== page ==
# A Question regarding gravity

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1. Oct 18, 2016

### EsquireWilliam

According to observations and known models mass is equal to the amount of atoms in a given space, and gravity is proportional to the amount of mass in a given space (ie. Sun > Earth > Moon) If those observations are undeniable then my question remains: is gravity directly related to groupings of atoms (mass) and if so could atoms interactions between one another be the trigger behind the phenomenon we call gravity?

This is a legitimate question regarding personal research into Quantum Theory of Gravity, I am not presenting any personal theory simply asking a scientific question directed towards any readers that have a high-level background in the fields of Quantum, Particle and Theoretical physics. Thanks for reading and any comments/responses.

2. Oct 18, 2016

### BvU

Hi Bill,

My guess is your post will go into a black hole once discovered by a moderator. You ask at an advanced level but you state at a subzero level. I don't know of any observations or known models that claim what you claim. Any references ?

The logic is also somewhat weird, but perhaps your mother tongue is very different from english. There is no trigger behind gravity.

Good thing you're not presenting any personal theory. Keep asking.

3. Oct 18, 2016

### PeroK

Your question is very unspecific. What sort of interaction do you have in mind?

Also, gravity is proportional to the total mass, but not the density. If it were due to the interaction between particles, rather than due to a property of each individual particle, would the distance between adjacent particles and hence mass density not be relevant?

4. Oct 18, 2016

### EsquireWilliam

Okay so we can agree gravity produced by a body is proportional to the mass it has, sorry I did not mention a specific interaction. I cannot be but so specific because of my lack of particle/quantum physics, but i believe it has something to do with the quantum interactions of at least two atoms. Density would be relevant in the observations of black holes covering little space yet producing tremendous gravity, a thought experiment: would 1 trillion hydrogen atoms produce the same gravitational effects as the same amount of atoms of iron contained in the same area? Thanks for the response, great rebuttal!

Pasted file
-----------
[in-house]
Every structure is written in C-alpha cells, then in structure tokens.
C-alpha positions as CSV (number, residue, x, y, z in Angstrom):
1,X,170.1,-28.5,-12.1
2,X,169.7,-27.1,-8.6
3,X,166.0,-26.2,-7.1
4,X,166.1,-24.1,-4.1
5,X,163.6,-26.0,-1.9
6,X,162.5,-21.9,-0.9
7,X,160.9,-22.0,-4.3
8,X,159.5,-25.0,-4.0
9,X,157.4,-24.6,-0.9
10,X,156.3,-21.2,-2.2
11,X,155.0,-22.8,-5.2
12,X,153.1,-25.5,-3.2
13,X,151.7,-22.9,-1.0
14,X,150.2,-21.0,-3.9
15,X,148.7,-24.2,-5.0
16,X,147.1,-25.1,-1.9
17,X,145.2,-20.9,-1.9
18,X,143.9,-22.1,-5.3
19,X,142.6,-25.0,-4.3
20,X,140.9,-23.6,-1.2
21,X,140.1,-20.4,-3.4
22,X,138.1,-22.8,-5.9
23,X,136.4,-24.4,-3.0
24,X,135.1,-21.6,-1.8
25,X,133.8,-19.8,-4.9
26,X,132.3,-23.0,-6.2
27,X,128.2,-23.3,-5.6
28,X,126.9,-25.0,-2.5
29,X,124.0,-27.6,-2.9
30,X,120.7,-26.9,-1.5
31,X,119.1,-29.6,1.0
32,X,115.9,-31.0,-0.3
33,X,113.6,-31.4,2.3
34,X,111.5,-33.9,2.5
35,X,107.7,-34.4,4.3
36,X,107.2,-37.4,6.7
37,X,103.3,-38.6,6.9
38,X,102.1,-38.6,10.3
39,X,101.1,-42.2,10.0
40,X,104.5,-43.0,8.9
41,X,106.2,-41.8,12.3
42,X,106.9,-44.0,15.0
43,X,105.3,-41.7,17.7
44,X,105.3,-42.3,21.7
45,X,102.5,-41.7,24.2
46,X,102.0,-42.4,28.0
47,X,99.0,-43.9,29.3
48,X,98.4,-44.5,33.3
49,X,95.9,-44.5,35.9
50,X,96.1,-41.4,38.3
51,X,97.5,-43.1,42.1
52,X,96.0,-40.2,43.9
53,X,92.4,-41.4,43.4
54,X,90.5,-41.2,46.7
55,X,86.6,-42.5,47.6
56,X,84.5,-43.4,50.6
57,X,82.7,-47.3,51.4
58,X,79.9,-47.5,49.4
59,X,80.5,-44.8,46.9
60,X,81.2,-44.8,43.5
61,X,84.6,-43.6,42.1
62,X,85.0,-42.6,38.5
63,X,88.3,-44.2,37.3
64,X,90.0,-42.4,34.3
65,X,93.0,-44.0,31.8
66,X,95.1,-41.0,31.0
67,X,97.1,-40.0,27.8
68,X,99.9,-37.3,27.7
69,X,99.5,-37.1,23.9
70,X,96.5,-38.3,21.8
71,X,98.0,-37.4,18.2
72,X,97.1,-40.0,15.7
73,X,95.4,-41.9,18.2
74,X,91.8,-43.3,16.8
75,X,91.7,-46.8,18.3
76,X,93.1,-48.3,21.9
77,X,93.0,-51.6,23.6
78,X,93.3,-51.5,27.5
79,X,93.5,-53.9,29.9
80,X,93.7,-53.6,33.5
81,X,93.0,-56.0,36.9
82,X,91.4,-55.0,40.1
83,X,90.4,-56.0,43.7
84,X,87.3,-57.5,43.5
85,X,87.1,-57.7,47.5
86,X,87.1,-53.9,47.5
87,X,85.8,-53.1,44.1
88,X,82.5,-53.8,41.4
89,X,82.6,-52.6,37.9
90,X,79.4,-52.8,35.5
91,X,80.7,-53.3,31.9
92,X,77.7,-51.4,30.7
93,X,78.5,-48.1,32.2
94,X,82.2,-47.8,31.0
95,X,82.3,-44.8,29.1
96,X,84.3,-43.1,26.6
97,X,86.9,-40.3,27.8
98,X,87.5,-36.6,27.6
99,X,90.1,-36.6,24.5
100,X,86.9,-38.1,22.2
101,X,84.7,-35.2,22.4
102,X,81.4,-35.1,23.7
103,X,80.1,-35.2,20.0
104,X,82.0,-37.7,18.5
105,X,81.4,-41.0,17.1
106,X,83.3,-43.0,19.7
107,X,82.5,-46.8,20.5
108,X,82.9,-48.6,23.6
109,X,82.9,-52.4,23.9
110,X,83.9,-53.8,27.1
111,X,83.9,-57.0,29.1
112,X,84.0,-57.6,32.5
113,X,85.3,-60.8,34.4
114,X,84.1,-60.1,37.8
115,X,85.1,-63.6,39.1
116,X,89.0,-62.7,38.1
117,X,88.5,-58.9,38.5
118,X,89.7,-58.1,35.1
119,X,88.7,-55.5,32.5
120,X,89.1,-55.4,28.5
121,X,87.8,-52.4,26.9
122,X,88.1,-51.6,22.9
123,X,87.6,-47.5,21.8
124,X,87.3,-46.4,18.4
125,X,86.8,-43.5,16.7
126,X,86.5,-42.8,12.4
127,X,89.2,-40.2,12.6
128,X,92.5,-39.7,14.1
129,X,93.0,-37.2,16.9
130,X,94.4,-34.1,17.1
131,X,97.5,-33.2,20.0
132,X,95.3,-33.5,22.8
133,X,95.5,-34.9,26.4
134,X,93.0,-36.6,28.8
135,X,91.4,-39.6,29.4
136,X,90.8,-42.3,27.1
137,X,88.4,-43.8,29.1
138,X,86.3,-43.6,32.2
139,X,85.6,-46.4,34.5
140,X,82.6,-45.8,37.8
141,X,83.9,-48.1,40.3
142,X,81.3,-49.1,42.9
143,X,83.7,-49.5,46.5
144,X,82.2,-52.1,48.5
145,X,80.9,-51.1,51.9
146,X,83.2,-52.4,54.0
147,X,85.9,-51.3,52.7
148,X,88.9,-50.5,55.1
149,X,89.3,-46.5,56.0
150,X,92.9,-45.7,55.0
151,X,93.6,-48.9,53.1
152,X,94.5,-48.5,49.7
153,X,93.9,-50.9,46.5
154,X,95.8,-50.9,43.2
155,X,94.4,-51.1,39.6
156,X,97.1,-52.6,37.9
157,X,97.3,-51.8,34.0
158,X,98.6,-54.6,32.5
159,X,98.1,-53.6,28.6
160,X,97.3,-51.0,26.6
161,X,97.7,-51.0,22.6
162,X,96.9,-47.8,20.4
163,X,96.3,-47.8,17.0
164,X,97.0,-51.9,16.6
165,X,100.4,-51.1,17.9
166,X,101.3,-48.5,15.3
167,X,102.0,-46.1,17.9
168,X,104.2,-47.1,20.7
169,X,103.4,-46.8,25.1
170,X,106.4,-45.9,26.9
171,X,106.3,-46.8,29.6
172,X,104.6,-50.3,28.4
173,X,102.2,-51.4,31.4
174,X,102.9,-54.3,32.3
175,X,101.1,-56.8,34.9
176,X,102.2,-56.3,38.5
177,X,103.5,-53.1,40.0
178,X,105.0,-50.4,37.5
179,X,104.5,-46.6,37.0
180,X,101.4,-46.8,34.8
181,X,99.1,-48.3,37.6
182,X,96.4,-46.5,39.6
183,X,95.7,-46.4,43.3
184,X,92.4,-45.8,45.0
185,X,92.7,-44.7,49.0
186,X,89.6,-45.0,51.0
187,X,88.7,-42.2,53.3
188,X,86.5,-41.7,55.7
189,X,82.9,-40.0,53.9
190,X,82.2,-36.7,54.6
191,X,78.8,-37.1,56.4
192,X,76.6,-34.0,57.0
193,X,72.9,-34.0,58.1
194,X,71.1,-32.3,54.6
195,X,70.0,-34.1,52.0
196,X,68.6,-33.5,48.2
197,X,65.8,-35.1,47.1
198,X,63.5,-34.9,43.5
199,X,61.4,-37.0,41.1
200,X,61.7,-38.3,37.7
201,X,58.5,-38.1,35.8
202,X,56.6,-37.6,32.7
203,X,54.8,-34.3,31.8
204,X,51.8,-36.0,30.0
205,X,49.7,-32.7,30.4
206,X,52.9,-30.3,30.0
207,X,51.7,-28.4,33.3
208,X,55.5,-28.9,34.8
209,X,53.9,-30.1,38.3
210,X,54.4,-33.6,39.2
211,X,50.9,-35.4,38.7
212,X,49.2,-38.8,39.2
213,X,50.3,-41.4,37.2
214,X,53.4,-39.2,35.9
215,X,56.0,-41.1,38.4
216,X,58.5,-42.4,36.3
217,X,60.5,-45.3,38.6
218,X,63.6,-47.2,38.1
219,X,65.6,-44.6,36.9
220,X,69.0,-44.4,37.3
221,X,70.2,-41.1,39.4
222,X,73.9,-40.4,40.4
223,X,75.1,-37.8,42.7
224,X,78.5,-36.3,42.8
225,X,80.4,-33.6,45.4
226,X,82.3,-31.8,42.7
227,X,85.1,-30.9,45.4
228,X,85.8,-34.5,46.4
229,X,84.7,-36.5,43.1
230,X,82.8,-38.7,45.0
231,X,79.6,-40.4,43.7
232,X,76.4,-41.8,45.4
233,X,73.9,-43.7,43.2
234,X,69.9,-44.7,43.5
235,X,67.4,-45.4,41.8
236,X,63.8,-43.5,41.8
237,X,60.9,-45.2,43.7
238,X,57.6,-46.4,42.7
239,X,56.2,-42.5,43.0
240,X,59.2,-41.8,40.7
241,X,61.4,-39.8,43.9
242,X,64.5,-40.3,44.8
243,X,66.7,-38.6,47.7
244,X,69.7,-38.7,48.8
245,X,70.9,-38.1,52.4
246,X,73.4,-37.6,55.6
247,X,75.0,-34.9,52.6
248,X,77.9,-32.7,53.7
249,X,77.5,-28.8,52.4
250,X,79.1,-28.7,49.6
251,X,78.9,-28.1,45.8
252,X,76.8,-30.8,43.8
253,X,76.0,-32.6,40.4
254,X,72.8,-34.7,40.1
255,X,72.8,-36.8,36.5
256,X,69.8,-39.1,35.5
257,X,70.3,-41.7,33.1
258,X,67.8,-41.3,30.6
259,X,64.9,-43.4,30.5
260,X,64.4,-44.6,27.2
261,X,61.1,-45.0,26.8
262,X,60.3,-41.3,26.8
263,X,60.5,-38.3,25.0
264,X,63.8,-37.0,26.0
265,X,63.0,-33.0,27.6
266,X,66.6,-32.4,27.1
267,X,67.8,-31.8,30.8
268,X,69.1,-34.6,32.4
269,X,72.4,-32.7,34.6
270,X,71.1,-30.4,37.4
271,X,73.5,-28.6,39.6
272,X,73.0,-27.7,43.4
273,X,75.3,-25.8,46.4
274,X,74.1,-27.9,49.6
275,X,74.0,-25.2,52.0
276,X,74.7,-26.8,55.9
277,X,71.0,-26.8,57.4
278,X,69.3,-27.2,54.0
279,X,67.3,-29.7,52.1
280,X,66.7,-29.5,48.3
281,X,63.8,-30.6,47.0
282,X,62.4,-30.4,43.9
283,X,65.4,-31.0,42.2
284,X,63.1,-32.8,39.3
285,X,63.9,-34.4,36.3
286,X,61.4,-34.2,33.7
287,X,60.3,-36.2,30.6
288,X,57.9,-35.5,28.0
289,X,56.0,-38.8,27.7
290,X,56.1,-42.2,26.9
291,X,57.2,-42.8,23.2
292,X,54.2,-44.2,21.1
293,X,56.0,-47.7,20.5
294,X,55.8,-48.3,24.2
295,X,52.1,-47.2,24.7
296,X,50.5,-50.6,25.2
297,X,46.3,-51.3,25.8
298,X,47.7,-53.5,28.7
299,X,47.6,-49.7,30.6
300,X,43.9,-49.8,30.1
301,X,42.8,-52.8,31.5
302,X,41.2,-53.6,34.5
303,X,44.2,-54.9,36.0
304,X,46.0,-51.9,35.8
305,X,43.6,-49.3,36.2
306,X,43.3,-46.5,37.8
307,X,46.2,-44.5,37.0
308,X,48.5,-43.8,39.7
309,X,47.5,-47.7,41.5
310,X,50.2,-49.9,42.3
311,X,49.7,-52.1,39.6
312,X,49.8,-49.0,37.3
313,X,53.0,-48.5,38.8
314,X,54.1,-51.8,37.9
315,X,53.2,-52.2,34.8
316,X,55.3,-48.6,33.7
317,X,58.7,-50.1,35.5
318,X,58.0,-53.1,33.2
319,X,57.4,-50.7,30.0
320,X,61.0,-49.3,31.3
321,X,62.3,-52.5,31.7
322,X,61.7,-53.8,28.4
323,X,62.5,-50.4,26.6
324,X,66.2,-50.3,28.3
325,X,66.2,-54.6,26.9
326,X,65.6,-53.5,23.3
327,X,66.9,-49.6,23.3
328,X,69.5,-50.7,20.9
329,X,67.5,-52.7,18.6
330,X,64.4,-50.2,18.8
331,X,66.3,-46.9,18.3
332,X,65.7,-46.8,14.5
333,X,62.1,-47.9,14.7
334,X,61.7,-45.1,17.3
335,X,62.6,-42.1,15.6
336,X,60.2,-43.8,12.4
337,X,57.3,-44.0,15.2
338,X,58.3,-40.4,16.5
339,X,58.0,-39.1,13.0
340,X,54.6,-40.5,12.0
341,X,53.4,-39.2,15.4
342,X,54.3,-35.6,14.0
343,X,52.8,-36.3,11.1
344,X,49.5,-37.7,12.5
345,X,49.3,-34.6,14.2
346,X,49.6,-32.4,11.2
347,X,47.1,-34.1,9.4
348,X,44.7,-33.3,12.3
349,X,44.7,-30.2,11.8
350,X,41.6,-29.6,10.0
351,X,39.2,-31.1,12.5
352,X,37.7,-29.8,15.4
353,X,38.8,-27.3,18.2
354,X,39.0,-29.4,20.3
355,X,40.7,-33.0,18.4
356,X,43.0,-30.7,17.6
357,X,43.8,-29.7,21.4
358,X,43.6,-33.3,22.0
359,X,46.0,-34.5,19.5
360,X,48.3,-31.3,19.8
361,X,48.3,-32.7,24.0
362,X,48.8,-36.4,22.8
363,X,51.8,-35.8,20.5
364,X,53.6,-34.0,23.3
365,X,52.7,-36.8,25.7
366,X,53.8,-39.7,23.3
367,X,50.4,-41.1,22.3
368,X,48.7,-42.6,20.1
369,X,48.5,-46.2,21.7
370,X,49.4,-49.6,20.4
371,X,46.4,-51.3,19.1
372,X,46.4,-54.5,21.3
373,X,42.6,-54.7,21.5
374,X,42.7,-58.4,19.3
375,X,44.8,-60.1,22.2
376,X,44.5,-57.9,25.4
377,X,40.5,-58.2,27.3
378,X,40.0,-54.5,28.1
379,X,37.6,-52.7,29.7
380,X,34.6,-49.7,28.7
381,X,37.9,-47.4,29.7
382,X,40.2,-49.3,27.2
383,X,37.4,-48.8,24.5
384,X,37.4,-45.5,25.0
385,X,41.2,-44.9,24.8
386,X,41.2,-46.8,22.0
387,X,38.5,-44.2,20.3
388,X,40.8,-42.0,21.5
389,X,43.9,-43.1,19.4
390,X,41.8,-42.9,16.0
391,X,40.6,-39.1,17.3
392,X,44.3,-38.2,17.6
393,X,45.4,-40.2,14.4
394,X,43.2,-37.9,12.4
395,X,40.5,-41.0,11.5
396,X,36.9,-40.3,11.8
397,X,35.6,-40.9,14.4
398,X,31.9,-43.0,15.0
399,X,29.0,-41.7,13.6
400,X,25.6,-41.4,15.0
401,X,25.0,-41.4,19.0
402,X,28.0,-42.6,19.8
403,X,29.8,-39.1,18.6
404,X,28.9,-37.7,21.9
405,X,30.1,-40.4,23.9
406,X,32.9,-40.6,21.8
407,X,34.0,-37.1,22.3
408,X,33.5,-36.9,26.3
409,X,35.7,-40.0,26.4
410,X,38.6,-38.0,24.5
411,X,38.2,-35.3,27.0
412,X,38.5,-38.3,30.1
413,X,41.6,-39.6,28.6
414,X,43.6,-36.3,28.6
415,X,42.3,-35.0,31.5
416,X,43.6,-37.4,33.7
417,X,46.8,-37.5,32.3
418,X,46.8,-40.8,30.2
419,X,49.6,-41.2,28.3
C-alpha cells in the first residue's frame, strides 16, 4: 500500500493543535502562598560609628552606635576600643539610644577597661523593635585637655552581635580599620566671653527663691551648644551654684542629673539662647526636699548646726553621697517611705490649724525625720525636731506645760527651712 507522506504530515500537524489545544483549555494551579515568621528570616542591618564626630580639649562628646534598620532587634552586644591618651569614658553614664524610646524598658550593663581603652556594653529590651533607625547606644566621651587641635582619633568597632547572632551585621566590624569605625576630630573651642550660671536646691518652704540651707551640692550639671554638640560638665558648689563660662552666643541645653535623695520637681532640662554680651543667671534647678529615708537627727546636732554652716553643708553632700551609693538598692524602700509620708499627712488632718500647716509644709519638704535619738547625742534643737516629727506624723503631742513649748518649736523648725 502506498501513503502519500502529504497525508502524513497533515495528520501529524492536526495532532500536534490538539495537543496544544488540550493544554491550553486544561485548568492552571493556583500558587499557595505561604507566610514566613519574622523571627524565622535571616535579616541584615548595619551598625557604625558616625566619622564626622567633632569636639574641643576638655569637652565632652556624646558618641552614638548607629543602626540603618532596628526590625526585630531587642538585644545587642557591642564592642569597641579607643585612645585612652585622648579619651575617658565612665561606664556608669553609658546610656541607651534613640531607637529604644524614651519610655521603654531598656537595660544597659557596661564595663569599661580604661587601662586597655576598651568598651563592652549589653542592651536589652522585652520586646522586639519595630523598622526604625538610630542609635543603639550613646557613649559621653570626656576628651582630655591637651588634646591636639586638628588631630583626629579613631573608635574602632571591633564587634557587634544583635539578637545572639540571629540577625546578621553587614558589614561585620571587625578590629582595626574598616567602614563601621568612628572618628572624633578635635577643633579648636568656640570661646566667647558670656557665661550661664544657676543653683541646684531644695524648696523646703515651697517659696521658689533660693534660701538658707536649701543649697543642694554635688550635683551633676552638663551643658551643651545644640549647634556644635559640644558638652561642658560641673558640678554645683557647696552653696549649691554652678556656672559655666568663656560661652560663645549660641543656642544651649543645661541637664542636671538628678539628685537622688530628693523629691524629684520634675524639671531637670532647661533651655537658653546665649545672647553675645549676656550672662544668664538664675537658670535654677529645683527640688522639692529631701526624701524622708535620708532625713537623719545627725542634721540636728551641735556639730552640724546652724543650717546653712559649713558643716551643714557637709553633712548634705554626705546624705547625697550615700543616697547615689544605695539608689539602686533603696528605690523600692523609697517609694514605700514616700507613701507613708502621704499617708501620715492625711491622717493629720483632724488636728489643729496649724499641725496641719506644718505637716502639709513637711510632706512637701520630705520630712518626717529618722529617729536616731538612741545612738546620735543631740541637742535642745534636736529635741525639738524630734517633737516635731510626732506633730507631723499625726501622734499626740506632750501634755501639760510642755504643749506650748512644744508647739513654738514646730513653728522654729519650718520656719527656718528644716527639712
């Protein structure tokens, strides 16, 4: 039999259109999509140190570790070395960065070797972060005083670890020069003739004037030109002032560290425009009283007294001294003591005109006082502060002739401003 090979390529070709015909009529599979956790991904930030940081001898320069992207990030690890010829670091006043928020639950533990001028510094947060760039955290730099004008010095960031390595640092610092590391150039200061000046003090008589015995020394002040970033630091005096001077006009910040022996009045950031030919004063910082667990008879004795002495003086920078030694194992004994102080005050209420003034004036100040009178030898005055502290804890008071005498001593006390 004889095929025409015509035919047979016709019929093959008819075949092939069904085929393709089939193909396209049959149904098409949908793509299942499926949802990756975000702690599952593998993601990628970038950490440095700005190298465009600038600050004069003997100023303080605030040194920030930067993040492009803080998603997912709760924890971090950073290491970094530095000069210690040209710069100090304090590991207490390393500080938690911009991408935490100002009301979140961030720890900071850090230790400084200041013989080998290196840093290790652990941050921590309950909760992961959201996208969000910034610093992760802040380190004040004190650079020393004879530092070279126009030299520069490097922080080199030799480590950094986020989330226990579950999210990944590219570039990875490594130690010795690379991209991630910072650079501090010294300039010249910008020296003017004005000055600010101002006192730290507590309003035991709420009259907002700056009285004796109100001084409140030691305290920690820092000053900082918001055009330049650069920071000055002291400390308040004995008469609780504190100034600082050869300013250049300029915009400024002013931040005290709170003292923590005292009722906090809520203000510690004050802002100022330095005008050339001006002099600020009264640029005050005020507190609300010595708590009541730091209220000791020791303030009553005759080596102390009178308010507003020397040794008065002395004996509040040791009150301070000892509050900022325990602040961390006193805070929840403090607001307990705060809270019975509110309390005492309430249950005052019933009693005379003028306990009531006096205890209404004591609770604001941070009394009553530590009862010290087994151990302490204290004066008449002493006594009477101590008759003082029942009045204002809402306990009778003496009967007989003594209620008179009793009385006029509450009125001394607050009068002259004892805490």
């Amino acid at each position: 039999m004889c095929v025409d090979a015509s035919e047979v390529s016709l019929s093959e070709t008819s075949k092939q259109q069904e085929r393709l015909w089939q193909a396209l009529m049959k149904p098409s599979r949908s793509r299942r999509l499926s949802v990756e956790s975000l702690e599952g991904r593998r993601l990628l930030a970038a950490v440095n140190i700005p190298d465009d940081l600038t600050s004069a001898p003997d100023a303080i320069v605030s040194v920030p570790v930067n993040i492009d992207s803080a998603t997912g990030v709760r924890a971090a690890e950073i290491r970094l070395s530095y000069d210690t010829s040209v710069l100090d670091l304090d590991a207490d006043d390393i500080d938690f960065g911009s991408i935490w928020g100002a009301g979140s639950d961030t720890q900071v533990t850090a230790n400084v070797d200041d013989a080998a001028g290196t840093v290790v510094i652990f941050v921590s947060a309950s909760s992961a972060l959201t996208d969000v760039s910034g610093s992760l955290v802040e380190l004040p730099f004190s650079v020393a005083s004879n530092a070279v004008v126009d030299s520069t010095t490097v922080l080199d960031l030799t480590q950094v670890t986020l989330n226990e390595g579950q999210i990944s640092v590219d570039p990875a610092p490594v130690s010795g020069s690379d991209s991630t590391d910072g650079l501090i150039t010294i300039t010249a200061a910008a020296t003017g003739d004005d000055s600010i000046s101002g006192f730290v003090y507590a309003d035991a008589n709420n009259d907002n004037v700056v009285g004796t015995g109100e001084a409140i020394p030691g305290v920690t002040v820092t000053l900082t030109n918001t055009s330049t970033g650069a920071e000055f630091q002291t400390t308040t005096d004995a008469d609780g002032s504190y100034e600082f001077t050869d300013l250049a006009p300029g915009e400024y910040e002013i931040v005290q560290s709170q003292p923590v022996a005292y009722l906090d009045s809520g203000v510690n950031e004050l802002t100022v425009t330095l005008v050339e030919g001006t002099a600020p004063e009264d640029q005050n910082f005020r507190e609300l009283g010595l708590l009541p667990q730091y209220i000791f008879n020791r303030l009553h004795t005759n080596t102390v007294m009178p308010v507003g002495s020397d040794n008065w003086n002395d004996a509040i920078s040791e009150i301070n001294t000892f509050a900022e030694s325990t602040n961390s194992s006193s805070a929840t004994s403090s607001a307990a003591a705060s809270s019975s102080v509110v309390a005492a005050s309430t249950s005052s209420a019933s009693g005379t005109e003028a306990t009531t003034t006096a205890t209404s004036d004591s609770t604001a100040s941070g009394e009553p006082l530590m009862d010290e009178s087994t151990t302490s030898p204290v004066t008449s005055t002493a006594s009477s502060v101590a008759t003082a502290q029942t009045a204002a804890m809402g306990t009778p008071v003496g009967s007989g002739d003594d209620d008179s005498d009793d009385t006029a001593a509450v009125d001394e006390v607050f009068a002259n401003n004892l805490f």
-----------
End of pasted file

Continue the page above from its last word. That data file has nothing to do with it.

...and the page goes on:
5. Oct 18, 2016

### EsquireWilliam

I'm sorry if you did not understand the question, it takes an 'out of the box' thought process. A simplistic version would be: Does 1 trillion hydrogen atoms grouped in a given space produce the same gravitational effect as would 1 trillion helium atoms in the same space? Also gravity does not exist without a mass, so would it not be in a relationship with mass, possibly on the quantum scale? I'm simply trying to gather answers whether i am on a correct path so far.

6. Oct 18, 2016

### PeroK

If the sun were much smaller and denser than it is but had the same mass, then its gravitational effect on the planets would be unchanged.

It's a common misconception that if the sun became a black hole it would consume the planets and the rest of the solar system by its supergravity. In fact it wouldn't, and the planets orbits would be unaffected.

7. Oct 18, 2016

### EsquireWilliam

Okay I understand and your first part agrees with my hypothesis, but if the Sun were to collapse into a black hole logic shows that it would create a inward pull. Is that not correct?

8. Oct 18, 2016

### PeroK

It may be a big step back from quantum gravity, but have you ever see this equation:

$F = \frac{GMm}{r^2}$

if you understand this and know the difference between a hydrogen and helium atom, then you could answer your own question.

9. Oct 18, 2016

### PeroK

It already has an inward pull. It's called its gravitational pull/force. That would not in general change if it were a black hole.

You ought to learn some of the basics, you know. You're unlikely to make a breakthrough without them!

10. Oct 18, 2016

### Staff: Mentor

As this is incorrect (google for "Einstein field equations" and then study the stress-energy tensor), any conclusions drawn from it will be based on a false premise.